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Centre County Community Conferencing To Act As Alternative To Courts, In Family & Neighbor Disputes

Centre County Community Conferencing seeks to be an alternative to the court system with conflict resolution through conversations. It's a tool that's been successful in other parts of the country and the world.
Caryn Blanchard
Centre County Community Conferencing


 A noisy party, a crumbling fence or a stolen candy bar could lead to a call to the local police. Centre County Community Conferencing would rather you call them.

Caryn Blanchard is the program coordinator for the project. She describes the process as an “intentional dialogue” where the people in conflict talk about their issue with the help of a facilitator.

“We bring in that entire community of people and those support people that are also invested and involved, and just walk them through a conversation. We like to say it's simple but it's not always easy," Blanchard said.

Community conferencing is the latest initiative from Center for Alternatives in Community Justice. It’s a free resource that anyone in Centre County can use.

The lead facilitator Elizabeth Siegelman said their job isn’t to guide conversations in a specific direction. Instead, facilitators are there to get discussion started.

“We're just there to facilitate you resolving your own issue because we believe that you have the power and the wisdom to do so," she said.

The facilitators are volunteers from the community who want to be a part of restorative justice in State College, Siegelman said. They were trained in April where they practiced different scenarios that could happen during a community conference.

Centre County Community Conferencing currently has 15 trained facilitators to help guide discussions with community members.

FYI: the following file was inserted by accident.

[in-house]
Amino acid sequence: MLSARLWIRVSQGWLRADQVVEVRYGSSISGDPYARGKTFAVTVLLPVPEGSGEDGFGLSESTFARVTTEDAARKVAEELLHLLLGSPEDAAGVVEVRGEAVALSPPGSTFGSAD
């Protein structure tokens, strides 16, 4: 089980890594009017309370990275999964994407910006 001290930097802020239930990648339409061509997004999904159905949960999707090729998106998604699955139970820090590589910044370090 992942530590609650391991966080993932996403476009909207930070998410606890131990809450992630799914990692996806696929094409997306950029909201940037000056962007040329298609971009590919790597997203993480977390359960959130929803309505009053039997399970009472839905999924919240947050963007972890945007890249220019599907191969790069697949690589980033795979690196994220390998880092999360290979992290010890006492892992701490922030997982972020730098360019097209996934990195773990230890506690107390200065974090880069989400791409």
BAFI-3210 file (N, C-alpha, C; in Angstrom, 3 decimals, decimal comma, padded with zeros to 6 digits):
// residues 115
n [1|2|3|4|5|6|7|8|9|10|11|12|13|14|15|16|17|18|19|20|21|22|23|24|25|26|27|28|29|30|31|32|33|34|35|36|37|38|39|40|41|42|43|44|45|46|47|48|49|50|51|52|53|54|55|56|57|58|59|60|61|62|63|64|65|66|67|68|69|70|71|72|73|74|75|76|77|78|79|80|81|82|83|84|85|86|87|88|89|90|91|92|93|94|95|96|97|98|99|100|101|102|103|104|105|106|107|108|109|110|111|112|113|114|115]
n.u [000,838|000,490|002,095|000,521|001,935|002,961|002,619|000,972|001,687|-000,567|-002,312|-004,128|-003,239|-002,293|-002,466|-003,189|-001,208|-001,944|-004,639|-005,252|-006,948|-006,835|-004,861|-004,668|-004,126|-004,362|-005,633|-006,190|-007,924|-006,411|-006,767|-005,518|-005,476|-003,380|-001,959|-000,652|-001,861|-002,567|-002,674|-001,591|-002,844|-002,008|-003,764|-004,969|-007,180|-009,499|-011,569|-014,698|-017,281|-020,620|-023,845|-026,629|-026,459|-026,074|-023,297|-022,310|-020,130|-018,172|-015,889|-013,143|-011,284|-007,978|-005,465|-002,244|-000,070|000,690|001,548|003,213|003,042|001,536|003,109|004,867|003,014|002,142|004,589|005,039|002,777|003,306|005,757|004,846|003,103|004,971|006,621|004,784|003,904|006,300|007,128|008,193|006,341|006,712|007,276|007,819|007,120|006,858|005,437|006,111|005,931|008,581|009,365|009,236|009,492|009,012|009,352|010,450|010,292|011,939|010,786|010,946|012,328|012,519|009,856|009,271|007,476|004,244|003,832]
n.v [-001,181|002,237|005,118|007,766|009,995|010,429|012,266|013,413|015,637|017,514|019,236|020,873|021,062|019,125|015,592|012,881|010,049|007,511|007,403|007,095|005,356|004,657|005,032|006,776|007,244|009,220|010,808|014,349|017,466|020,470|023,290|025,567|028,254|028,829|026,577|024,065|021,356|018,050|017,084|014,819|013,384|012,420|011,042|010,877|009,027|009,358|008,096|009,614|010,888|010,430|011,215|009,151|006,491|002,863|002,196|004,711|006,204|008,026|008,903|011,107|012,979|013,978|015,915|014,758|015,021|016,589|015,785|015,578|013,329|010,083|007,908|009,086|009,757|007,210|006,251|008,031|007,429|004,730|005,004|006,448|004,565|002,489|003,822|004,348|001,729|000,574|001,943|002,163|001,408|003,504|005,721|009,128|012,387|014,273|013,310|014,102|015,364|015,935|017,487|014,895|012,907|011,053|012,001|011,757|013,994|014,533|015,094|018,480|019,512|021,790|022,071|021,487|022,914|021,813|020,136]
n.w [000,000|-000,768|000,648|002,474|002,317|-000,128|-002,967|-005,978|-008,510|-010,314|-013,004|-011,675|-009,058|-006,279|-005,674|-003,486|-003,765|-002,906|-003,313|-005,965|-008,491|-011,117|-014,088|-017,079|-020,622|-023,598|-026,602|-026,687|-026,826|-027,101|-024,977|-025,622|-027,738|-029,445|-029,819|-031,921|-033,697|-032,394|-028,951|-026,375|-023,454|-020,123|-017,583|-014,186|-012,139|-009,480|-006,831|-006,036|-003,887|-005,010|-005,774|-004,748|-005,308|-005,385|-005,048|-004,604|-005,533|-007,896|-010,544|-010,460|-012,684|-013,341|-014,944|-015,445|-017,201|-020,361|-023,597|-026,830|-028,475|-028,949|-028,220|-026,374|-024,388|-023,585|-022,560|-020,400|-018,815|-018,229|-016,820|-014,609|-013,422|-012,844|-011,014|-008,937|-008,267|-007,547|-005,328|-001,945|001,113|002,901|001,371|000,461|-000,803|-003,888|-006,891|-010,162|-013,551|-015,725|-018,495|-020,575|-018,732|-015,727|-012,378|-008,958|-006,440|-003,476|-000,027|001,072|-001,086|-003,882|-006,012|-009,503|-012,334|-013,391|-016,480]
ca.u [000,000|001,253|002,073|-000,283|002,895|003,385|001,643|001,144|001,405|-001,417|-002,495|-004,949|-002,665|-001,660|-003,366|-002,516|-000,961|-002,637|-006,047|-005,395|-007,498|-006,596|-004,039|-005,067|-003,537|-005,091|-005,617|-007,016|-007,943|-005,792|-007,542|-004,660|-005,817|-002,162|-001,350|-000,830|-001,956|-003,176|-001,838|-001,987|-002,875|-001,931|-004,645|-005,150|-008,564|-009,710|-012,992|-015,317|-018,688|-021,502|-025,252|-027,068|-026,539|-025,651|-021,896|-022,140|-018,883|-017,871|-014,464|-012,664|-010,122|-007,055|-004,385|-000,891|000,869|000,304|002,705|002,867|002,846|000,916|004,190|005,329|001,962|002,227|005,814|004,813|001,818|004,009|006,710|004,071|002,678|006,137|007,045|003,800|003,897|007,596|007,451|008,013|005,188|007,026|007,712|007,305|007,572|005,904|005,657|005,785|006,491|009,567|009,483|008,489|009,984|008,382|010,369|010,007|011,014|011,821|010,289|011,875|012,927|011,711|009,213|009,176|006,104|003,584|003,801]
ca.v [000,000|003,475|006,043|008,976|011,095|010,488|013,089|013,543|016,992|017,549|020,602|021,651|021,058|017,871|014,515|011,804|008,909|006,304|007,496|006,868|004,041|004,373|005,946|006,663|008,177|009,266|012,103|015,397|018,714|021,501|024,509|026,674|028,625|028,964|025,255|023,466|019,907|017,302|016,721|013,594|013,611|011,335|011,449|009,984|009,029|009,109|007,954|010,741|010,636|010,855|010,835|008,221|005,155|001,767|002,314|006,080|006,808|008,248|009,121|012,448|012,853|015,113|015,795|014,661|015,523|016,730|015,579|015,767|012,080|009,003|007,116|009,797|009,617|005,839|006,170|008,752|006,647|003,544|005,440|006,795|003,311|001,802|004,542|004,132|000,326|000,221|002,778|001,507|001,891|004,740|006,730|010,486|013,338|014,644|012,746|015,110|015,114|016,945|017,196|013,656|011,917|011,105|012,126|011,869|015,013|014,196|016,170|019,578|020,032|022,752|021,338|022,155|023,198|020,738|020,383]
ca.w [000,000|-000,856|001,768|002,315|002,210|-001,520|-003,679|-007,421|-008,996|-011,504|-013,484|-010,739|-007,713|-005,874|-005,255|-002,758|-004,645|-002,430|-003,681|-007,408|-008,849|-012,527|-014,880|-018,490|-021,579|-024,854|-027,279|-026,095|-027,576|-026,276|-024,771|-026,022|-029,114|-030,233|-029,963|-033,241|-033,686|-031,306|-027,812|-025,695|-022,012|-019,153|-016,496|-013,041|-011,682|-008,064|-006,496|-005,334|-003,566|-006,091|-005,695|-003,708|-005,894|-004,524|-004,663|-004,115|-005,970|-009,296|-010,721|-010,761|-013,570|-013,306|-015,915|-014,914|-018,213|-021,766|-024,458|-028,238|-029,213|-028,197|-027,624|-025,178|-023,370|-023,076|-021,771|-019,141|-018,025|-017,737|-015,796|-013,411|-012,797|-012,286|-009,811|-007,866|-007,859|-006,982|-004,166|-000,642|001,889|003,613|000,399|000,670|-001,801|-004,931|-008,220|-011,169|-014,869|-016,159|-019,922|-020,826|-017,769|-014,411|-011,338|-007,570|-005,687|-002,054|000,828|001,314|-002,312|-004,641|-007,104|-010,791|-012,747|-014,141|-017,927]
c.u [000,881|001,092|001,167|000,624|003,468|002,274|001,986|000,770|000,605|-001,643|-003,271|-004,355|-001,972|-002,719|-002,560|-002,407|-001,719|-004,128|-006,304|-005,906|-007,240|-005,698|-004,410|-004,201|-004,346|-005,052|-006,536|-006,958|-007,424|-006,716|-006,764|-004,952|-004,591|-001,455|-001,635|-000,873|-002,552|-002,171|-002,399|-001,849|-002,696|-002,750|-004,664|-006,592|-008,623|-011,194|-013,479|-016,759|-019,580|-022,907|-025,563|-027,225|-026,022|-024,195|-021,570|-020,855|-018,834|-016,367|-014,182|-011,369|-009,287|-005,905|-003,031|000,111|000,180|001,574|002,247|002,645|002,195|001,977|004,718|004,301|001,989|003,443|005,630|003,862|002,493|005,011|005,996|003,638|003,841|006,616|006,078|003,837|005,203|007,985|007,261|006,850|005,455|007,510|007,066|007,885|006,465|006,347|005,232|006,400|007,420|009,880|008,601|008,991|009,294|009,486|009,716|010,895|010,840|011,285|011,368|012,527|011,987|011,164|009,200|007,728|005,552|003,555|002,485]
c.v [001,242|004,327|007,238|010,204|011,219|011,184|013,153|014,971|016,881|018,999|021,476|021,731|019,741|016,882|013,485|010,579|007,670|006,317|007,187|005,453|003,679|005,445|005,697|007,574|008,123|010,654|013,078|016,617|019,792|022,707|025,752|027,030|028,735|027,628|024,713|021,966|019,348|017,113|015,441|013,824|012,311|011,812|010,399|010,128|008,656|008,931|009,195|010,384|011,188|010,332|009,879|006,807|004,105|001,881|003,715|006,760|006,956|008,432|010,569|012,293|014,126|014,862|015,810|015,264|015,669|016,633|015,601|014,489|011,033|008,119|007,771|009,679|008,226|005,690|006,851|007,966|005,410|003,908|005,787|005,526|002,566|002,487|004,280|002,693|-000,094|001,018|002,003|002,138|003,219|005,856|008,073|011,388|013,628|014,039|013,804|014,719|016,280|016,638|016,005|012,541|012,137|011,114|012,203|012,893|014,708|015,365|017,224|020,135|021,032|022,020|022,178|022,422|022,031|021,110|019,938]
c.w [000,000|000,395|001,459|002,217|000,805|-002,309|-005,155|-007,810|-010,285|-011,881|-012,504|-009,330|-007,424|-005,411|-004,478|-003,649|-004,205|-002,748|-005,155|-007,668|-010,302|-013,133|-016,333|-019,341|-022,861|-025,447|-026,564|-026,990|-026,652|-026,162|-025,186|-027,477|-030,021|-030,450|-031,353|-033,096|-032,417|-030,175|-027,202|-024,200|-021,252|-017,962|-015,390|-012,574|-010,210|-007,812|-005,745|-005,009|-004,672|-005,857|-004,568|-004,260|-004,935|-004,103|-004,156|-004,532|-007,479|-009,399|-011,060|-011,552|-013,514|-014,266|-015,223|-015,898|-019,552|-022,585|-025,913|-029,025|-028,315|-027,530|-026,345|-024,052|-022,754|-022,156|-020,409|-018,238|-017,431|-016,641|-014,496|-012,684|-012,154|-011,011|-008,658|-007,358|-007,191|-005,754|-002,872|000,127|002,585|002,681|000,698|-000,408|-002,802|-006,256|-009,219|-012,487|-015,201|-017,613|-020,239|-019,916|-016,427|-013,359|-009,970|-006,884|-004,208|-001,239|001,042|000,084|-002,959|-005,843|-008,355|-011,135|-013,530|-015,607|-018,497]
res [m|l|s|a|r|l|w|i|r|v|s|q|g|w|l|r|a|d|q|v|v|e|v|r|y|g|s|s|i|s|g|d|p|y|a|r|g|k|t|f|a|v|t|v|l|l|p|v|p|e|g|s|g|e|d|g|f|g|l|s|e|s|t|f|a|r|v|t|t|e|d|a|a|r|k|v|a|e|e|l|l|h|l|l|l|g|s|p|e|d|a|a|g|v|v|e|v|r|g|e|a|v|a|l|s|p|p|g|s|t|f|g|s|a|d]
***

Credit Caryn Blanchard / Centre County Community Conferencing
Centre County Community Conferencing
Centre County Community Conferencing currently has 15 trained facilitators to help guide discussions with community members.


Right now, Centre County Community Conferencing offers alternatives for neighborhood disputes and diversion from court for those who have committed minor crimes and. There’s also a reentry program for Centre County Correctional Facility inmates.

Siegelman said the reentry program is meant to help restore relationships that might have been hurt by a person’s incarceration, or their actions before they went to jail.

“Our goal is to bring the family members together with the person who's going to be released to help them rebuild those relationships and to make pathways of communication, so that when they're released, they can be successful on the outside," Seigelman said.

The program got its roots in Maryland with Restorative Response Baltimore. Executive director Larell Smith-Bacon said community conferencing is a part of restorative justice as a whole. It’s inspired by the teachings of the New Zealand Maori indigenous group.

“Restorative justice is a philosophy and a set of practices, rooted in indigenous teaching that emphasize our interconnection by repairing relationships when harm occurs while proactively building and maintaining relationships to prevent future harm," she said, quoting David Ryan Castro-Harris of Amplify RJ, a restorative justice organization.

Smith-Bacon said Baltimore has seen success with community conferencing. It’s allowed communities to grow closer. The program has a 95% agreement rate, meaning most people have reached an agreement on how to resolve an issue. Then, 98% of those people stick with the agreement they’ve created.

“I do believe that there are connections that are built, and communities built so that's the other aspect. It's not only resolving conflict when it arises," Smith-Bacon said. "It's bringing people together and spaces and places to facilitate stronger connection."

Center for Alternatives in Community Justice executive director Evelyn Wald hopes conferencing will allow people — especially minority communities — to feel more comfortable with police. They’re asking police to send people to community conferencing instead of court.

“My hope is that when the community sees that the police is partnering, and they want the community to be unified and grow and heal as much as we do, that that will have a tremendous impact," Wald said.

Blanchard wants to see Centre County grow the program once it picks up steam. She wants to offer community conferencing to businesses and organizations in the future.

“I think the next step is to really open it up to other systems, you know other systems that have obvious conflict going on and perhaps we can step in and help," Blanchard said.

Wald said the program is currently preparing its first community conferences. The program is currently open to taking on more conferences and training more facilitators.

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